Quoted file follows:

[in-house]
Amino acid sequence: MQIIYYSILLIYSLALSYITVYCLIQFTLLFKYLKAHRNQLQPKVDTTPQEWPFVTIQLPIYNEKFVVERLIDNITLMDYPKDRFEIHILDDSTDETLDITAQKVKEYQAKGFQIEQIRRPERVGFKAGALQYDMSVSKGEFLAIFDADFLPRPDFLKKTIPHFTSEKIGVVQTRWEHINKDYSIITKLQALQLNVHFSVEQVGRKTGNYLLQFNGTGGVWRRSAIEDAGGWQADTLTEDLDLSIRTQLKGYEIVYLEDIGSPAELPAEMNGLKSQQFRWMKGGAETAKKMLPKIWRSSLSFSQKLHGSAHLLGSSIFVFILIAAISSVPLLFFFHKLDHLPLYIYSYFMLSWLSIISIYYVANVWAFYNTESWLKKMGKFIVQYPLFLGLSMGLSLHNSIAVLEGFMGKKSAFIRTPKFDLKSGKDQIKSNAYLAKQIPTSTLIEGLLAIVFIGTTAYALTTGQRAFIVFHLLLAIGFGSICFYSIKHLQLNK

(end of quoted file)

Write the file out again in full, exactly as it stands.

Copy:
[in-house]
Amino acid sequence: MQIIYYSILLIYSLALSYITVYCLIQFTLLFKYLKAHRNQLQPKVDTTPQEWPFVTIQLPIYNEKFVVERLIDNITLMDYPKDRFEIHILDDSTDETLDITAQKVKEYQAKGFQIEQIRRPERVGFKAGALQYDMSVSKGEFLAIFDADFLPRPDFLKKTIPHFTSEKIGVVQTRWEHINKDYSIITKLQALQLNVHFSVEQVGRKTGNYLLQFNGTGGVWRRSAIEDAGGWQADTLTEDLDLSIRTQLKGYEIVYLEDIGSPAELPAEMNGLKSQQFRWMKGGAETAKKMLPKIWRSSLSFSQKLHGSAHLLGSSIFVFILIAAISSVPLLFFFHKLDHLPLYIYSYFMLSWLSIISIYYVANVWAFYNTESWLKKMGKFIVQYPLFLGLSMGLSLHNSIAVLEGFMGKKSAFIRTPKFDLKSGKDQIKSNAYLAKQIPTSTLIEGLLAIVFIGTTAYALTTGQRAFIVFHLLLAIGFGSICFYSIKHLQLNK